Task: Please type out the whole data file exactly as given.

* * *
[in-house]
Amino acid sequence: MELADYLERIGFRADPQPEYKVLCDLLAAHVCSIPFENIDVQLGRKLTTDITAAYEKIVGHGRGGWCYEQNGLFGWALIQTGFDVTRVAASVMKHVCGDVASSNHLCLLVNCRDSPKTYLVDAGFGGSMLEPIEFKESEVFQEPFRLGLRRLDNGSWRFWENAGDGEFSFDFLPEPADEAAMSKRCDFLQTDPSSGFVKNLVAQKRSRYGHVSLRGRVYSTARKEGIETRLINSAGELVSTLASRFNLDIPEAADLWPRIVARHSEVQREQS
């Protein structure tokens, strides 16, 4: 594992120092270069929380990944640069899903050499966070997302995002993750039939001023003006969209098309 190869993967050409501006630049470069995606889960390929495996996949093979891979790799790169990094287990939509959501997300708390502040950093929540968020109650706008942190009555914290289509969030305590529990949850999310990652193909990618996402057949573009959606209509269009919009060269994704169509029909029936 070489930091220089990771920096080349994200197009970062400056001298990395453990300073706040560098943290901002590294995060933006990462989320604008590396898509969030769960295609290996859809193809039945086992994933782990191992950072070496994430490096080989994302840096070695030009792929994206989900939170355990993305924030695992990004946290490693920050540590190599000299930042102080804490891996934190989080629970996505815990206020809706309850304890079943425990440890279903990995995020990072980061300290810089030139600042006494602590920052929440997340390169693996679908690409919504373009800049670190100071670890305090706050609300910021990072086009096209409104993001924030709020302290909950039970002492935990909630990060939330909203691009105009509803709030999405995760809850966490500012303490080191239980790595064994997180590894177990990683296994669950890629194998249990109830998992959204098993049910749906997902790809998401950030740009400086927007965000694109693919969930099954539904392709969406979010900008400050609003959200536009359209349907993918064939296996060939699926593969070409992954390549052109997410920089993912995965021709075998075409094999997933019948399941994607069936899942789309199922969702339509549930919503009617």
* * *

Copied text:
[in-house]
Amino acid sequence: MELADYLERIGFRADPQPEYKVLCDLLAAHVCSIPFENIDVQLGRKLTTDITAAYEKIVGHGRGGWCYEQNGLFGWALIQTGFDVTRVAASVMKHVCGDVASSNHLCLLVNCRDSPKTYLVDAGFGGSMLEPIEFKESEVFQEPFRLGLRRLDNGSWRFWENAGDGEFSFDFLPEPADEAAMSKRCDFLQTDPSSGFVKNLVAQKRSRYGHVSLRGRVYSTARKEGIETRLINSAGELVSTLASRFNLDIPEAADLWPRIVARHSEVQREQS
């Protein structure tokens, strides 16, 4: 594992120092270069929380990944640069899903050499966070997302995002993750039939001023003006969209098309 190869993967050409501006630049470069995606889960390929495996996949093979891979790799790169990094287990939509959501997300708390502040950093929540968020109650706008942190009555914290289509969030305590529990949850999310990652193909990618996402057949573009959606209509269009919009060269994704169509029909029936 070489930091220089990771920096080349994200197009970062400056001298990395453990300073706040560098943290901002590294995060933006990462989320604008590396898509969030769960295609290996859809193809039945086992994933782990191992950072070496994430490096080989994302840096070695030009792929994206989900939170355990993305924030695992990004946290490693920050540590190599000299930042102080804490891996934190989080629970996505815990206020809706309850304890079943425990440890279903990995995020990072980061300290810089030139600042006494602590920052929440997340390169693996679908690409919504373009800049670190100071670890305090706050609300910021990072086009096209409104993001924030709020302290909950039970002492935990909630990060939330909203691009105009509803709030999405995760809850966490500012303490080191239980790595064994997180590894177990990683296994669950890629194998249990109830998992959204098993049910749906997902790809998401950030740009400086927007965000694109693919969930099954539904392709969406979010900008400050609003959200536009359209349907993918064939296996060939699926593969070409992954390549052109997410920089993912995965021709075998075409094999997933019948399941994607069936899942789309199922969702339509549930919503009617």